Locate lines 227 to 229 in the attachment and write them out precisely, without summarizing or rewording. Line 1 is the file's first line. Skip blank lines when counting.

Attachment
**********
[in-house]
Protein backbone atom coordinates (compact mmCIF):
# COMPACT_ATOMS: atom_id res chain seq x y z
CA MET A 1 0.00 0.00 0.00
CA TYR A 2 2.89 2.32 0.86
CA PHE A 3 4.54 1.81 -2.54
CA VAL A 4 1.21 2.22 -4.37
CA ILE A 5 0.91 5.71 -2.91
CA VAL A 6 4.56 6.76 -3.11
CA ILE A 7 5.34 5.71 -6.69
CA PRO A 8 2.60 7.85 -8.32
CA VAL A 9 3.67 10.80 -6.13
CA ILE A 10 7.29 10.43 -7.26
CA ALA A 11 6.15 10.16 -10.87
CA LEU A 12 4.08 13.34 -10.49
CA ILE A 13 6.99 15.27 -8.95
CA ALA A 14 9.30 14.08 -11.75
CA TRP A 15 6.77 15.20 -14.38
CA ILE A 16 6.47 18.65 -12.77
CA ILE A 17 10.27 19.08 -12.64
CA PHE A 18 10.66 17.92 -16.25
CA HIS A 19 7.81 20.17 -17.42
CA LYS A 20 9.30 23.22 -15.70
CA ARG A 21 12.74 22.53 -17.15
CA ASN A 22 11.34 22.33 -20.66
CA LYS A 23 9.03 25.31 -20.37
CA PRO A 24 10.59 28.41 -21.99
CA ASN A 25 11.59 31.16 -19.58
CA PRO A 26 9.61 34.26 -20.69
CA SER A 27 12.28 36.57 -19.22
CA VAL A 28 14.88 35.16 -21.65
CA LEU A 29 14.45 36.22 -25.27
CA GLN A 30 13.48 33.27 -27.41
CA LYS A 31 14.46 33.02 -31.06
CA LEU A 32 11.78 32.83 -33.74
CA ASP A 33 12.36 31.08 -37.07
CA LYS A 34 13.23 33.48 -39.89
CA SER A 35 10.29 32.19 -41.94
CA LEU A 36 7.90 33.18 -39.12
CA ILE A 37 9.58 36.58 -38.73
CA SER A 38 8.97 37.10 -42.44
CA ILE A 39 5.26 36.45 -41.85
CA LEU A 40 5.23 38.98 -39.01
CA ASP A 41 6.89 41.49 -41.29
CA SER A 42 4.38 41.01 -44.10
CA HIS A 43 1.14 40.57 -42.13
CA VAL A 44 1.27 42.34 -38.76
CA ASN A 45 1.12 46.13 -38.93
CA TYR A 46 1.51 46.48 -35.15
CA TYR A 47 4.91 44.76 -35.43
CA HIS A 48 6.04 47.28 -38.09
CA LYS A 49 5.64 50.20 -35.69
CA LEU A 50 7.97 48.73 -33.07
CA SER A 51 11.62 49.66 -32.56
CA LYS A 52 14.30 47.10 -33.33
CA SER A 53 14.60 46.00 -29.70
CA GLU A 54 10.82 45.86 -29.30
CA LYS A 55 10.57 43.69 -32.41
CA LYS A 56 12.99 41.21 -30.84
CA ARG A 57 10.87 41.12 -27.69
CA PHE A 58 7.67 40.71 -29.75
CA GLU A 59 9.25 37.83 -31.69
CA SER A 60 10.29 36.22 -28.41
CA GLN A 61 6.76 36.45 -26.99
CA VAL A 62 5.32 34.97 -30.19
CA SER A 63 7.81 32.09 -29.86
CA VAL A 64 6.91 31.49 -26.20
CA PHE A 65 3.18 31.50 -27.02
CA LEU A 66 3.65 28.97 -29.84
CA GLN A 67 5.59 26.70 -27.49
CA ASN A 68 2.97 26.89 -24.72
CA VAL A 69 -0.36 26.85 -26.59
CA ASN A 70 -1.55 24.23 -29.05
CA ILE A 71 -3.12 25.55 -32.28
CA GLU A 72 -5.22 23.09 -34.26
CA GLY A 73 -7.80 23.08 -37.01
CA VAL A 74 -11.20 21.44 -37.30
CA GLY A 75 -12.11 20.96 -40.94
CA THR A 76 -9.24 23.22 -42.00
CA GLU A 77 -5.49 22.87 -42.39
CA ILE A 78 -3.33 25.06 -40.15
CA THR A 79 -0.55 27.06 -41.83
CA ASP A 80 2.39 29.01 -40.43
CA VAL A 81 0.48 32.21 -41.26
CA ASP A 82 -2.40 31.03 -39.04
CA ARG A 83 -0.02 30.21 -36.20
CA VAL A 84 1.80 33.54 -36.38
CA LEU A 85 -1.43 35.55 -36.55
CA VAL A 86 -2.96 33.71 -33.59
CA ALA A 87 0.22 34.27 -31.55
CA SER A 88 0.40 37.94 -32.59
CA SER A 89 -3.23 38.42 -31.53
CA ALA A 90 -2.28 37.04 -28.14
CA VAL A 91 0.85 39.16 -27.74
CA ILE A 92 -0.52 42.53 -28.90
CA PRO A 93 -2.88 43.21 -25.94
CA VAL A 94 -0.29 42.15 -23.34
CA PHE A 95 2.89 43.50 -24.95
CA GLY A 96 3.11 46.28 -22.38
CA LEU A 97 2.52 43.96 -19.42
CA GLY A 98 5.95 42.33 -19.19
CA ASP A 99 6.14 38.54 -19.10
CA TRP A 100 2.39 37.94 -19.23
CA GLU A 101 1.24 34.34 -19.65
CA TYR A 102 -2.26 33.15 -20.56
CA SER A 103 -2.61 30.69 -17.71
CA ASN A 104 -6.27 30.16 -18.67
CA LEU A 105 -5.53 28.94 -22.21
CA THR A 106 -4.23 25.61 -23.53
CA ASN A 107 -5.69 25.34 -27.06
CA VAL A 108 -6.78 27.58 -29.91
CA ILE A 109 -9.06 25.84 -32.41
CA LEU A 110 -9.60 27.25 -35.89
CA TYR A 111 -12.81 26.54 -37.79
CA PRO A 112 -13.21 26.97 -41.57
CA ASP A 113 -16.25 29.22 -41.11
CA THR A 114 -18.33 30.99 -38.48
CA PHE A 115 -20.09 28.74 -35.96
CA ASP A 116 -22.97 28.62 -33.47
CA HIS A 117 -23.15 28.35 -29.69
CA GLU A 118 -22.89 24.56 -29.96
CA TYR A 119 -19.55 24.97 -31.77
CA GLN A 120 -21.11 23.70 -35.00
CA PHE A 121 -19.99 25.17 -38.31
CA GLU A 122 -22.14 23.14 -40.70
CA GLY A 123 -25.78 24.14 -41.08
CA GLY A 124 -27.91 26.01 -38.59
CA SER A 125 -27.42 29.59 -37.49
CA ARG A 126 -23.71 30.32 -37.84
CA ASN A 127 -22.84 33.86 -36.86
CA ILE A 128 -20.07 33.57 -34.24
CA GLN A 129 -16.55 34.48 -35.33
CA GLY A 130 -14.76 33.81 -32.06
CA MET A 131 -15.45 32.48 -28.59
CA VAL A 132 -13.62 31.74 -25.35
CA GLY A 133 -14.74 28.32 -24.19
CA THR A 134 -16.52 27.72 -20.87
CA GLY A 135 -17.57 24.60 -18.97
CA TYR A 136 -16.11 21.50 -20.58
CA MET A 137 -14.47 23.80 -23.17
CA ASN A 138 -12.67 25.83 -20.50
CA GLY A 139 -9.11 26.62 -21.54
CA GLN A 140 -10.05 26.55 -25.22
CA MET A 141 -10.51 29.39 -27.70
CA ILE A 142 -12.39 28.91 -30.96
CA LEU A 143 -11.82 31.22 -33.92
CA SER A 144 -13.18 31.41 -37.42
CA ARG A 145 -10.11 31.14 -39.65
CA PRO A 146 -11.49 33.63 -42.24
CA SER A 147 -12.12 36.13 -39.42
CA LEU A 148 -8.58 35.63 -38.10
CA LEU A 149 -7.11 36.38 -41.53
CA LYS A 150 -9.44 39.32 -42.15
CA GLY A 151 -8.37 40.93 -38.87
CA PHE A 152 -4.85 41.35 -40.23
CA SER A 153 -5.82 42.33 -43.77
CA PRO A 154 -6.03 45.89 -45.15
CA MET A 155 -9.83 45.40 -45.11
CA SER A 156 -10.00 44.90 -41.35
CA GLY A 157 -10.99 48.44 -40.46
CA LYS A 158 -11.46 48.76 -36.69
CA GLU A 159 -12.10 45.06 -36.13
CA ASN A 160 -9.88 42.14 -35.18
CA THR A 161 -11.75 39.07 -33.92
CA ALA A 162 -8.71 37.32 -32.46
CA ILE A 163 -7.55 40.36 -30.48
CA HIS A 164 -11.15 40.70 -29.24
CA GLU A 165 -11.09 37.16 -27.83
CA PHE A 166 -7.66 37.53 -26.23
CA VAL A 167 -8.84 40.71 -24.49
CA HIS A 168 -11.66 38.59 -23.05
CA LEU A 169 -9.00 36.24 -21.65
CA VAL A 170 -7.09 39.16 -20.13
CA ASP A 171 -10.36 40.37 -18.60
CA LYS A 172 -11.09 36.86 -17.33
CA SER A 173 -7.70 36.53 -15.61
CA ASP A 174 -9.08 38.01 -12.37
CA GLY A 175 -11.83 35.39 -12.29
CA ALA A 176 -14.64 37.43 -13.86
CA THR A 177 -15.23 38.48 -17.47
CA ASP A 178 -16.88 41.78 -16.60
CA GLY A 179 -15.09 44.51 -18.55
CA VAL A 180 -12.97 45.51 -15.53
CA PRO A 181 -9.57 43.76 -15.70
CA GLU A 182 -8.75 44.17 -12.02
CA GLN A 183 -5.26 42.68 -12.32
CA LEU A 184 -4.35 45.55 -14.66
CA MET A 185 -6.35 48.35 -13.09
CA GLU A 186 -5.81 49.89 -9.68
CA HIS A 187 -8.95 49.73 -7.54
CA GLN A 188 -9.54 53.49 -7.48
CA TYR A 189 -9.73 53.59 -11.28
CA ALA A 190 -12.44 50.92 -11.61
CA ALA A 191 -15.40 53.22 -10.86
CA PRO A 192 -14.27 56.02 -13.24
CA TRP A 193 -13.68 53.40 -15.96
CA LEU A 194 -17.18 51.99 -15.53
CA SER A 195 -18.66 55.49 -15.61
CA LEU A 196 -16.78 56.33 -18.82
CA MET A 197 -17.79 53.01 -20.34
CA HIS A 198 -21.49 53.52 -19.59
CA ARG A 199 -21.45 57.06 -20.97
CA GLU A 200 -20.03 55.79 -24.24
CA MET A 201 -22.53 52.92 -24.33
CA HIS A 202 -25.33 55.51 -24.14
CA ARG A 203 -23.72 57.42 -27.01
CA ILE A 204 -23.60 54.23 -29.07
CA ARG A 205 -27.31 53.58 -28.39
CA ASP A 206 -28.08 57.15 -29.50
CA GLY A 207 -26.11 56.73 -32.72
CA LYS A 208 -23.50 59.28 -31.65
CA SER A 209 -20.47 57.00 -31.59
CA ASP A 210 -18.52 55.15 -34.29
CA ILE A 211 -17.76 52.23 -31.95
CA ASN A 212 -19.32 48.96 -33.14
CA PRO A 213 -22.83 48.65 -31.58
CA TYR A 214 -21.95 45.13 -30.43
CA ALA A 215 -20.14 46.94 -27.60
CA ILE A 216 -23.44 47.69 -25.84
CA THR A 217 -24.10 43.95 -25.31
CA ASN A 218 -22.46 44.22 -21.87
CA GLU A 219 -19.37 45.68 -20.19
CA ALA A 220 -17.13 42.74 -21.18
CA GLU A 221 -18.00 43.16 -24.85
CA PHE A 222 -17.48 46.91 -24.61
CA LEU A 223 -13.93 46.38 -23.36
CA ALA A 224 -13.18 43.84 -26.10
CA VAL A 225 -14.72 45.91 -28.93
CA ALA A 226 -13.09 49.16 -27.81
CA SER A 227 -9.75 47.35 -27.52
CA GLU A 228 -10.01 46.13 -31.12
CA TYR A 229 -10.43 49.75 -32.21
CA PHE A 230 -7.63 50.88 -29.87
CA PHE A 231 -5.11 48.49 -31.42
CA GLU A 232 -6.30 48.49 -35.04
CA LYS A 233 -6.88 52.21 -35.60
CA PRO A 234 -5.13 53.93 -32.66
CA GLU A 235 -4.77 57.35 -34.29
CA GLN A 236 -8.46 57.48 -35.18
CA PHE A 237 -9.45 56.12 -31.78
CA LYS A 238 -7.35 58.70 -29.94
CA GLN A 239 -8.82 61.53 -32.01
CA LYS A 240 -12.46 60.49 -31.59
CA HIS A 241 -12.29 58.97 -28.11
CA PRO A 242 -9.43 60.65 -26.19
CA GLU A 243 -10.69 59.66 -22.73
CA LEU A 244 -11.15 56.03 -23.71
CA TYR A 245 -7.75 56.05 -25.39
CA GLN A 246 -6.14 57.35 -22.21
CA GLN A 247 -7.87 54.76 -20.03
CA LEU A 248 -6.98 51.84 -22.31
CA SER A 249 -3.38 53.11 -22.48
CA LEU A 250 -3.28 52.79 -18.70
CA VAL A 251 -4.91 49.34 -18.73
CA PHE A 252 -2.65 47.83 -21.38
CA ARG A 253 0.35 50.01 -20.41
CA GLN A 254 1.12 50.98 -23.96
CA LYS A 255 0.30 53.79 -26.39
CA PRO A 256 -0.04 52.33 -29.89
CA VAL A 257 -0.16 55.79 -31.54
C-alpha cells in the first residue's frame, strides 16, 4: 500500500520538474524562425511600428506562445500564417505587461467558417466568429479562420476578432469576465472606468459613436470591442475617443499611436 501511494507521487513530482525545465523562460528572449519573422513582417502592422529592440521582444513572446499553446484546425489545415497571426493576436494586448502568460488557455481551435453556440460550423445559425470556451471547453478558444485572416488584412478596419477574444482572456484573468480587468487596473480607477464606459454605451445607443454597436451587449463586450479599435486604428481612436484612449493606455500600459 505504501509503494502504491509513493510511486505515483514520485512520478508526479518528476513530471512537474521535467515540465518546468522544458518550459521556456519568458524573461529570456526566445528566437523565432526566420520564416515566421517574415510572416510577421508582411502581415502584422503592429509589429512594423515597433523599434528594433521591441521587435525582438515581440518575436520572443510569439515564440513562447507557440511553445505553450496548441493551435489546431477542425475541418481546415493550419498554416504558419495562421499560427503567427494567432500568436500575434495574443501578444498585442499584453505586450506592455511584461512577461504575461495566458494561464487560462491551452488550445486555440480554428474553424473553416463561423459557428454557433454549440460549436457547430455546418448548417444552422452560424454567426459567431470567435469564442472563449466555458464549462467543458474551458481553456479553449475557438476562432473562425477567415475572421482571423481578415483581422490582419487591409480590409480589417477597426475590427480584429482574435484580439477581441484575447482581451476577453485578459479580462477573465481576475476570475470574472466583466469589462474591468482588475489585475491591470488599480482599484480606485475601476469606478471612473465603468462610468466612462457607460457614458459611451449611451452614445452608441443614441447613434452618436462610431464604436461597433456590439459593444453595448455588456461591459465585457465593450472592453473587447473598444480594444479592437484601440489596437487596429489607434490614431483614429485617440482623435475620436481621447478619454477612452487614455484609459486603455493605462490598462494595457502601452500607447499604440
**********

CA ALA A 224 -13.18 43.84 -26.10
CA VAL A 225 -14.72 45.91 -28.93
CA ALA A 226 -13.09 49.16 -27.81